10 Ways To Become A Better Stage Rider

Ride the Rock

Photo: Cherie Vale / Newsport Media

Switching between one-day and multi-day events can be a daunting task. For some, hours are precious and you never have the opportunity of easing your way through a week-long event or even a three-day event for that matter. However, with the growth of stage racing in South Africa, it’s inevitable that sooner or later you are going to give it a crack. The following pointers will make the switch a little more pleasant and give you more time to enjoy the big race and less time to stress about it. As I write this I have finished two big one-day races; Clarens and Gravel Travel. Now I’m preparing for Sani2c.

What to do when switching between one-day and multi-day events…

Arrive with your bike and mind prepared

Stage racing is all about preparation, so make sure most of the equipment on your bike is new and worn-in. You don’t want to be a few days into a race and find you need to replace all your equipment, it can be hard to find the right components in small towns and it’s a waste of energy. Mentally preparing for the challenge is also an important task. I look over each stage and see what my nutrition requirements will be and make sure I have the correct items at my disposal.

Rest hard

In the build-up to a stage race, it’s important to have a little more rest than if you were doing a big one-day race. Usually a short taper of three to five days will suffice.

Plan for tomorrow but ride for today

Put together a good stock of spares and supplies for the event, as often during stage races you will be in small remote towns and cycling related stuff can be hard to come by. You don’t want to have to pull out because you don’t have something. You have done the hard work and probably spent a few randelas, so pulling out because you’re missing a small part can be devastating.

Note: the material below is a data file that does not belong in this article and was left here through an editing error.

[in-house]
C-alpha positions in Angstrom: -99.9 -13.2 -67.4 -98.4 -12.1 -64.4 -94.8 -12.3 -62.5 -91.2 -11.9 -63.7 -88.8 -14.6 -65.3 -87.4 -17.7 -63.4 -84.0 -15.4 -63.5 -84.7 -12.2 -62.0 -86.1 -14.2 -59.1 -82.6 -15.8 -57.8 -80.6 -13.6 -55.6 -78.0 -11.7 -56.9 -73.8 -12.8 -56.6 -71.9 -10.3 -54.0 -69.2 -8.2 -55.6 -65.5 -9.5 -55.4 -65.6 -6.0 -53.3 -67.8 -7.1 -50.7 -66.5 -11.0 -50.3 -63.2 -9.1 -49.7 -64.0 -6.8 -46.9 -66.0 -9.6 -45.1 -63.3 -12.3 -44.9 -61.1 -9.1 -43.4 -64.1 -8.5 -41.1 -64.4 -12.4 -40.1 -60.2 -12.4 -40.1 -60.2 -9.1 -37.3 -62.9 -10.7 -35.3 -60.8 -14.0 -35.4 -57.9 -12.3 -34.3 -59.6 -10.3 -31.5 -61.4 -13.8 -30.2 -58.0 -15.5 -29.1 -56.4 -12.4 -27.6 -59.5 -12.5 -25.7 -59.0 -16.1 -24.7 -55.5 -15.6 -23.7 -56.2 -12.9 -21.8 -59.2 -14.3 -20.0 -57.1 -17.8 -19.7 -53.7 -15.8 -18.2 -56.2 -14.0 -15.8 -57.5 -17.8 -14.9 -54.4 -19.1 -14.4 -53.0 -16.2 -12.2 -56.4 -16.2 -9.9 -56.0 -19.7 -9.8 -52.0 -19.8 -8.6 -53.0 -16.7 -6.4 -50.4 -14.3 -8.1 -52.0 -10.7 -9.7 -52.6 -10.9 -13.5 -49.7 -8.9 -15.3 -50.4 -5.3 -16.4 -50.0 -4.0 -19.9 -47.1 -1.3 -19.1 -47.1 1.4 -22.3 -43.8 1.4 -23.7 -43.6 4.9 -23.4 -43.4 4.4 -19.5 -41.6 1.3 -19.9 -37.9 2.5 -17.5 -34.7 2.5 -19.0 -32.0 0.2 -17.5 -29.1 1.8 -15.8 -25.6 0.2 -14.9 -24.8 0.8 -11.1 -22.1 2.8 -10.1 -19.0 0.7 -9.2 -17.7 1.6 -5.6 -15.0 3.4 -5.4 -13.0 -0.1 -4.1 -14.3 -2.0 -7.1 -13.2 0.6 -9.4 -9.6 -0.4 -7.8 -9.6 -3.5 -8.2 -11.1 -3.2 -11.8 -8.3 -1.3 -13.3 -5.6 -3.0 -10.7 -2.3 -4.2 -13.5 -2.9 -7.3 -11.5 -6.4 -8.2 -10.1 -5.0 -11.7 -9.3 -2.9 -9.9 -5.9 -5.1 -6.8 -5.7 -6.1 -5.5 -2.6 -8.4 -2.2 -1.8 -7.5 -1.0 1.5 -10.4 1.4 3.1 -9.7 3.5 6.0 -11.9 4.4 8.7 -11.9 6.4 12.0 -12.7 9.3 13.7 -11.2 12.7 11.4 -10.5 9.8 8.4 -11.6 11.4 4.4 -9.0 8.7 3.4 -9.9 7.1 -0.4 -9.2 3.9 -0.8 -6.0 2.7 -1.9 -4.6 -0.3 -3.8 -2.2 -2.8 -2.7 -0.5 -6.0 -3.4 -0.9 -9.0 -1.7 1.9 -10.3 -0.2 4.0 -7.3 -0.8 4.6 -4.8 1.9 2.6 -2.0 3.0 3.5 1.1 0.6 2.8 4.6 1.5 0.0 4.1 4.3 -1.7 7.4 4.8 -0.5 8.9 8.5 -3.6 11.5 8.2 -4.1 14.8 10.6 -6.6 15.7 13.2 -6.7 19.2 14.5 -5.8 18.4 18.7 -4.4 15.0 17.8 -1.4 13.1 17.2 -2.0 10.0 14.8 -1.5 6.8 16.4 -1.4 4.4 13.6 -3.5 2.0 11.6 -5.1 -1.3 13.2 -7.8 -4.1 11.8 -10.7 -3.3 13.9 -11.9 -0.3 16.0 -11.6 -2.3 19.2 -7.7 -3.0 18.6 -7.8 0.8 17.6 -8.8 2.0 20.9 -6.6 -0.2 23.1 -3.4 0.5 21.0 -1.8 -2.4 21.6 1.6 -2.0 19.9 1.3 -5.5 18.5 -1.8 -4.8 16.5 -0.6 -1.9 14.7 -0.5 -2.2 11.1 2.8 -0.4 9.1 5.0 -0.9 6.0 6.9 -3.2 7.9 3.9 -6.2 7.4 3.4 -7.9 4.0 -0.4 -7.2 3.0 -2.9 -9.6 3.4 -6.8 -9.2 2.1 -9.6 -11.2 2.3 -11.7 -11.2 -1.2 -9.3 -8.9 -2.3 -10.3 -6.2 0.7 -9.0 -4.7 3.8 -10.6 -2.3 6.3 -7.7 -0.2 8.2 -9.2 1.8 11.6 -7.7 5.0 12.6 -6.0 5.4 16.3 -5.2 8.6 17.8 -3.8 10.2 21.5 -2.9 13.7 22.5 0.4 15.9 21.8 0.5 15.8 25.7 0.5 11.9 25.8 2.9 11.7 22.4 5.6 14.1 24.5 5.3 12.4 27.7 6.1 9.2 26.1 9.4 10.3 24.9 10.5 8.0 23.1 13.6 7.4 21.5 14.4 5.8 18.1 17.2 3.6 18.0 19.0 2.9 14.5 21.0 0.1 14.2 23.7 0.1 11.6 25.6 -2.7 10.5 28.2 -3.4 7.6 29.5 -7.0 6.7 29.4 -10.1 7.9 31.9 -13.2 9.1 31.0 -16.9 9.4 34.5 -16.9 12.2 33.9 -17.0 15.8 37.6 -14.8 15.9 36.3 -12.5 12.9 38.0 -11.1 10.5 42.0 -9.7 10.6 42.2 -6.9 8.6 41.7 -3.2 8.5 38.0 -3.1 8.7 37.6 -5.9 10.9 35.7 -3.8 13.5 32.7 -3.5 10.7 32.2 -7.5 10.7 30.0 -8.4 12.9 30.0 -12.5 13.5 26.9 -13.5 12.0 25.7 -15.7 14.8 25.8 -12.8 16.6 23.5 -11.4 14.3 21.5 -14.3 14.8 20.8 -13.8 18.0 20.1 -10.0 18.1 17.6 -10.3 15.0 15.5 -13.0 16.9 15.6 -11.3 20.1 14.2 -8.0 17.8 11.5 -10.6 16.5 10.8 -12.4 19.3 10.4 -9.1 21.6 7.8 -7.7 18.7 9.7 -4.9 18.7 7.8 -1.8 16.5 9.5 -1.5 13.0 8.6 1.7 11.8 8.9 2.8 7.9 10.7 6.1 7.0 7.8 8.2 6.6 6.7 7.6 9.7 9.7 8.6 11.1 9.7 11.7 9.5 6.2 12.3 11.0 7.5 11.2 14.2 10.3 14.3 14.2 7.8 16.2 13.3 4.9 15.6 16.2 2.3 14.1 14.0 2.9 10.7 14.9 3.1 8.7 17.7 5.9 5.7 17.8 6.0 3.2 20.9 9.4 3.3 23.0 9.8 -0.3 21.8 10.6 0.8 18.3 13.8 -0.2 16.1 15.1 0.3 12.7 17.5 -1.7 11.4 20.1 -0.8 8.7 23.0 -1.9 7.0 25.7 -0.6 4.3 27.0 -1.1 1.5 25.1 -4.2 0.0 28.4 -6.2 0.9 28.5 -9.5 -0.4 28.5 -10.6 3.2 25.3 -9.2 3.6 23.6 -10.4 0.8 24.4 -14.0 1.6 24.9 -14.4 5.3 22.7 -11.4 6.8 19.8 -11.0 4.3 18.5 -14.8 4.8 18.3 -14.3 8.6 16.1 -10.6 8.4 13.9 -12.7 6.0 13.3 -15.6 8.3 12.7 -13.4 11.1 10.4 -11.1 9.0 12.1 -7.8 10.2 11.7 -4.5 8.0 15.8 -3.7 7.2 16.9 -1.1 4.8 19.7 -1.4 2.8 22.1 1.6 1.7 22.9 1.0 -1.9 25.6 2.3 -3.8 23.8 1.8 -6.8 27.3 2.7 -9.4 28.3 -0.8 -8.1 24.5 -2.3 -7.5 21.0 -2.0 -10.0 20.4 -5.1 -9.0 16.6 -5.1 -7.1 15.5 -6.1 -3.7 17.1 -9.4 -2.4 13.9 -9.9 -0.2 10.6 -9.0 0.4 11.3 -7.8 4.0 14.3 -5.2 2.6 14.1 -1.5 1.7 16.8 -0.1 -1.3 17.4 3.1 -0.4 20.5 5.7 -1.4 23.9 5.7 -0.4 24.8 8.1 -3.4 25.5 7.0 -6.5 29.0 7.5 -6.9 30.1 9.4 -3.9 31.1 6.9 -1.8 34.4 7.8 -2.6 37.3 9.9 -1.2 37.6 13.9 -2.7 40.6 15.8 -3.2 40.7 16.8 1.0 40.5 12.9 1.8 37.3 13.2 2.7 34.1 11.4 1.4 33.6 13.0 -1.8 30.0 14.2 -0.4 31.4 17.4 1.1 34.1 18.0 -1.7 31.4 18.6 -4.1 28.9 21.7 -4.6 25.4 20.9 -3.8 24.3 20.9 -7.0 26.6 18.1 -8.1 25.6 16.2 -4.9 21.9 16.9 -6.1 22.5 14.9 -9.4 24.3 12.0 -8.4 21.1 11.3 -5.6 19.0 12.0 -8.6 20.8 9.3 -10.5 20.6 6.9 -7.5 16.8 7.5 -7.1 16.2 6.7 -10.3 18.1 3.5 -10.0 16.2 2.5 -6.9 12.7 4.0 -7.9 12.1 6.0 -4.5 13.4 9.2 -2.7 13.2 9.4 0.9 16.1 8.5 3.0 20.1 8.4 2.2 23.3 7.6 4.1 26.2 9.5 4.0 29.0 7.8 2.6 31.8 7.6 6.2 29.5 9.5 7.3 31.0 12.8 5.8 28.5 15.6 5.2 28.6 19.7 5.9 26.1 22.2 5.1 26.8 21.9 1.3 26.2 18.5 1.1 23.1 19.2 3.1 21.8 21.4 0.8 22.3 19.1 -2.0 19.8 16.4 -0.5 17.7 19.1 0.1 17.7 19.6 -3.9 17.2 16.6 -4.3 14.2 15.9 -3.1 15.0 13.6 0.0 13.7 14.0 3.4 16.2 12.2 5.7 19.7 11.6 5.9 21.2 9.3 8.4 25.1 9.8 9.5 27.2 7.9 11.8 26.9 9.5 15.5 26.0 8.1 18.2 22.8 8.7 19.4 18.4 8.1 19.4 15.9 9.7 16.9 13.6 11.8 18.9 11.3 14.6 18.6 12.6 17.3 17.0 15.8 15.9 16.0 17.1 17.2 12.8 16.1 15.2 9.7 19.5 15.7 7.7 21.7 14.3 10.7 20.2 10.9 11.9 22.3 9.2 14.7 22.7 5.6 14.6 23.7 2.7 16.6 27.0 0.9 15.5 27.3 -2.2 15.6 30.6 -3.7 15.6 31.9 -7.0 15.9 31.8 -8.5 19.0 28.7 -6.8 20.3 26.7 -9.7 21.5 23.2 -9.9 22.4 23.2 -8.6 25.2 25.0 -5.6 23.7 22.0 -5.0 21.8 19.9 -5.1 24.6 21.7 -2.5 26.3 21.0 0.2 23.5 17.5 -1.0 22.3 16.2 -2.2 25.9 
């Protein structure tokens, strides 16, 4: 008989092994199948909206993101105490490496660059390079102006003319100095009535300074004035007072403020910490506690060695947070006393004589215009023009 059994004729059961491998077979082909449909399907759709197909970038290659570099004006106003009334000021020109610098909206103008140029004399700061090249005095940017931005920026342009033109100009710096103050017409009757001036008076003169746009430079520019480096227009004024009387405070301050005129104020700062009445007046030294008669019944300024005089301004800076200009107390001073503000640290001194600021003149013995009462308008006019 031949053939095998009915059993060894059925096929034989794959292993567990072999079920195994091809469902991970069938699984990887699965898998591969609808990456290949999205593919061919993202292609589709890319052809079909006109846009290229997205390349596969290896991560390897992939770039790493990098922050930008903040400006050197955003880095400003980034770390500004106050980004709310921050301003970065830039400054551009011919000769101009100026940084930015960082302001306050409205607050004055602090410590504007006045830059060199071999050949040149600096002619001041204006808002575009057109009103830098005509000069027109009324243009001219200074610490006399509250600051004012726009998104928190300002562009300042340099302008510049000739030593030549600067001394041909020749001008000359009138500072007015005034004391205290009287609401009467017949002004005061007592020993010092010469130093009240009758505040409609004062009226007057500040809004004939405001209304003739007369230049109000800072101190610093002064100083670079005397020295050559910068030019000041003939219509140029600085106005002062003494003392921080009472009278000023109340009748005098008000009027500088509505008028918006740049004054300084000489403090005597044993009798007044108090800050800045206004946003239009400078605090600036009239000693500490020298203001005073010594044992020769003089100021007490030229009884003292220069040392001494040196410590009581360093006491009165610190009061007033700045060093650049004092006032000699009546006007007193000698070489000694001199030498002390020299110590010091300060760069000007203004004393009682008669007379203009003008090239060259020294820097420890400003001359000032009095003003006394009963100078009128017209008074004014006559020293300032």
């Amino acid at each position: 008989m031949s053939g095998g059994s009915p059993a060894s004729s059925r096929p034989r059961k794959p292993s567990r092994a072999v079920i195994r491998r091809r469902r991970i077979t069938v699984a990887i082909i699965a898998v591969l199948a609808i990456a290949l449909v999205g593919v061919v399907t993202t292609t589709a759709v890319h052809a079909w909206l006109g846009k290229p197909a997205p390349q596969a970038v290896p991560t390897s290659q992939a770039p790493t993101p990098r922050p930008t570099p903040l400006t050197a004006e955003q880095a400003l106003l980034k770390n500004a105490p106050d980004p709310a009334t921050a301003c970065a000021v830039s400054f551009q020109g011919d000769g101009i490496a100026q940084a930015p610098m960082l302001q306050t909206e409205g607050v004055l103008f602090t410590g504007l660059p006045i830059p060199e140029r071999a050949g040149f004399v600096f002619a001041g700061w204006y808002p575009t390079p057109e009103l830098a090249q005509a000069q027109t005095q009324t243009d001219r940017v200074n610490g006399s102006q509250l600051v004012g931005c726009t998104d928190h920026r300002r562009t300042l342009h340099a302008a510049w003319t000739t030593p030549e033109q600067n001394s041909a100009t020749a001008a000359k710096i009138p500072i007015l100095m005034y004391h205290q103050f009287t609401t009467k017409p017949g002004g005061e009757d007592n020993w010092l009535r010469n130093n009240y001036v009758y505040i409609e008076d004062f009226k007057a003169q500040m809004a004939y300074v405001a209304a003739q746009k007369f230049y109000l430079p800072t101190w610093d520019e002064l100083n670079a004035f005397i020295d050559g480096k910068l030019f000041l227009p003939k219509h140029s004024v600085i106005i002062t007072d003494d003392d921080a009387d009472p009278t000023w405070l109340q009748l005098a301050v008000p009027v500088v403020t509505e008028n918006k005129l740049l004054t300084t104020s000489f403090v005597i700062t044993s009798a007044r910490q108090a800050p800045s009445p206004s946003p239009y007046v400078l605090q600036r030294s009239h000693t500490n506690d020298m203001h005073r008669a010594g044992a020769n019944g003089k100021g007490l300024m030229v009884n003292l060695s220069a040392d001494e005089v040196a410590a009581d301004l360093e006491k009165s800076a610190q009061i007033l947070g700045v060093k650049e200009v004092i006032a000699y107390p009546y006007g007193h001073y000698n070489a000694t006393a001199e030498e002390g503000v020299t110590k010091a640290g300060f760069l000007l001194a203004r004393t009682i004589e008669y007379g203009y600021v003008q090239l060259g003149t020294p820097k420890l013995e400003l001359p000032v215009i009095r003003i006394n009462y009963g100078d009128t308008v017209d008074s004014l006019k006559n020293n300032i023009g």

Pace yourself

Stage races are all about the art of pacing. Remember what you do today will have an effect tomorrow. Don’t waste energy on unimportant things. Focus on getting to the end of the stage, your interim goals (20km, 40km etc) and doing the essentials correctly.

Eat and hydrate

Eat and drink for tomorrow. Remember to eat and drink as much as you comfortably can as this will help fuel the body in the coming days. If you overlook this step you could be in for a world of trouble.

Find a routine

Get in a routine as quick as possible. It seems like a strange idea, but finding a routine is a great way to conquer any stage race and get the most out of your body. Keep it simple so you don’t have to think about much, just focus on the essentials to get through the race. A day at the Cape Epic is like this for most pro riders: Wake up, eat, brush teeth, race, eat, afternoon nap, physio, eat and sleep. Repeat daily!

Afternoon nap your way to the finish

A short afternoon nap daily can do wonders for the body and turns back the fatigue. Don’t sleep for more than two hours though as you may struggle to sleep at night.


Receiving even a 30-minute massage daily during a stage race will help with recovery. A massage increases the blood flow to muscles which brings more oxygen to them, speeding up recovery.

KISS (Keep It Simple Stupid)

Your main concerns should be eating, sleeping and riding your bike. At the end of a stage race you go through a withdrawal when you hit the real world. The hardest part of any stage race is getting out of the tent and onto your saddle every morning, but paradoxically, suddenly not doing this anymore is also difficult!


After each stage, drink a beer or your favourite healthy celebratory drink.You earned it!

Originally published in the July/August 2013 issue.


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About Max Knox

The popular Specialized rider is the current national MTB marathon champion. Some say that the sprouting of his retro moustache last year gave him power and speed. Rumour has it 2013 will be the year of the mullet.

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